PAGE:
Schools re-open amid teachers’ strike threat

May 6, 2013 2:31 pm
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KNUT Chairman Wilson Sossion said that they are giving the Teachers Service Commission (TSC) seven days before they formally declare the strike which is likely to paralyse learning/FILE
KNUT Chairman Wilson Sossion said that they are giving the Teachers Service Commission (TSC) seven days before they formally declare the strike which is likely to paralyse learning/FILE
NAIROBI, Kenya, May 6 – Public schools re-opened countrywide on Monday with the Kenya National Union Teachers (KNUT) issuing a fresh strike notice from Tuesday next week over unpaid hardship allowances for teachers.

KNUT Chairman Wilson Sossion said that they are giving the Teachers Service Commission (TSC) seven days before they formally declare the strike which is likely to paralyse learning.

Speaking to Capital FM News, Sossion pointed out that the terms of references of teachers had already been negotiated and that it was unreasonable for their employer to go back on them.

“You cannot reduce the wage bill by reducing the benefits that are already negotiated and that workers are already enjoying. Therefore, this is going to invite industrial unrest. For us, we are accountable to the teachers of Kenya and we will not hesitate to take appropriate action on any infringement on the right of teachers,” he said.

He further stated that the provisions that they want put in place had been made into law and as such should be upheld.

“This business had been cleared by parliament and Kenyans must begin respecting the supremacy of our institution. Parliament is equal even to the court and that is why we cannot contemplate going to the courts because this is a matter that was properly ventilated, and properly investigated by the committee on delegated legislation and a report ably tabled before the house,” he said.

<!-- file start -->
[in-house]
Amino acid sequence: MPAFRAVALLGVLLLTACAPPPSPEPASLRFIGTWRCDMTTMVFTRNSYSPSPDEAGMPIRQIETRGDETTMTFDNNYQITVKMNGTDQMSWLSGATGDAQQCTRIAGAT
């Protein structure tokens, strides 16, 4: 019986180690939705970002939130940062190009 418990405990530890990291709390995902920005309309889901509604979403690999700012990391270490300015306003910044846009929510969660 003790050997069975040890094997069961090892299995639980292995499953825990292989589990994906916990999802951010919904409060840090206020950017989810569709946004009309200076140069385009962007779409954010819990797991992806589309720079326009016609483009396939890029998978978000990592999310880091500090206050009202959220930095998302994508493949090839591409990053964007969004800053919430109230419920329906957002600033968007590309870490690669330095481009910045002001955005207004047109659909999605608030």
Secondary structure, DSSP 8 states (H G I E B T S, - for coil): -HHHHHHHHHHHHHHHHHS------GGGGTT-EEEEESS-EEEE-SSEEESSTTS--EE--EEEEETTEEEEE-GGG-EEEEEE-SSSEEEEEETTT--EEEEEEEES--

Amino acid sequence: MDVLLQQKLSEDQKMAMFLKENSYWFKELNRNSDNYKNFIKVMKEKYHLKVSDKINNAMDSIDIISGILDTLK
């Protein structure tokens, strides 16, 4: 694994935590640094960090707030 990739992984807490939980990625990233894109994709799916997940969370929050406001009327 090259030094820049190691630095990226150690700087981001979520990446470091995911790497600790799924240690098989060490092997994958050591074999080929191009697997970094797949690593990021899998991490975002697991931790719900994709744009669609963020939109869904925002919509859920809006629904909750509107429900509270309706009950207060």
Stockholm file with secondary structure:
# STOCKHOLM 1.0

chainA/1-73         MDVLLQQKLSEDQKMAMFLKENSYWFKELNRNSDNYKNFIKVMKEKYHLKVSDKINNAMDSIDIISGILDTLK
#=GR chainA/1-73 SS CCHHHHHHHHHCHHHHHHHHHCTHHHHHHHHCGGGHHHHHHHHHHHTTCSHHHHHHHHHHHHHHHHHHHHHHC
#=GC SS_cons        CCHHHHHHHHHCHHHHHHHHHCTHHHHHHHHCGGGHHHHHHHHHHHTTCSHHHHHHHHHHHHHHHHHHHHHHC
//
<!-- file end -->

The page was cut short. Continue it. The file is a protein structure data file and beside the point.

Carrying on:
His sentiments were echoed by KNUT Assistant Secretary General Mudzo Nzili.

“By law, when you reach a deadlock in reconciliation and a certificate of disagreement has been given, you have been given a license to either go to the Industrial court or to follow another approach,” he said.

“Our war is very simple. We need full implementation of legal notice number 534. It is a clean eight years since teachers started enjoying that money.”

In the meantime, parents and guardians were busy shopping for books, uniforms and other related items as others queued in banks to pay school fees as schools re-opened.

Most of them were also seeing off their children to the bus stations as they made their way back to schools following their April holidays.

Capital FM News spoke to a few students from Moi Avenue Primary school who are expected to sit for their Kenya Certificate of Primary Education (KCPE) examinations this year and they expressed optimism on their future aspirations.

“I want to pass my examinations this year. This term, I am aiming for 360 marks as last term I had 340 marks,” stated Duncan Odingo, a class eight student at the school.

“My holiday was somehow good and we have been revising for the term to come because we are about to do our examinations. I am optimistic that I will pass with flying colours,” stated Vanilla Makina his colleague.

Meanwhile, the Ministry of Education has proposed tough new rules meant to enhance discipline in the public schools.

The new rules which have been developed in accordance with the Basic Education Act should start functioning this term as soon as the Attorney-General approves them.

If approved, the rules will ensure that head teachers keep a record of all corrective measures against learners and only the County Education Board can order the expulsion of a child or recommend the student for admission.

A parent who fails to send a child to school risks going to jail for one year or paying a fine of Sh100,000.

All parents and guardians will be responsible for sending their children to school.

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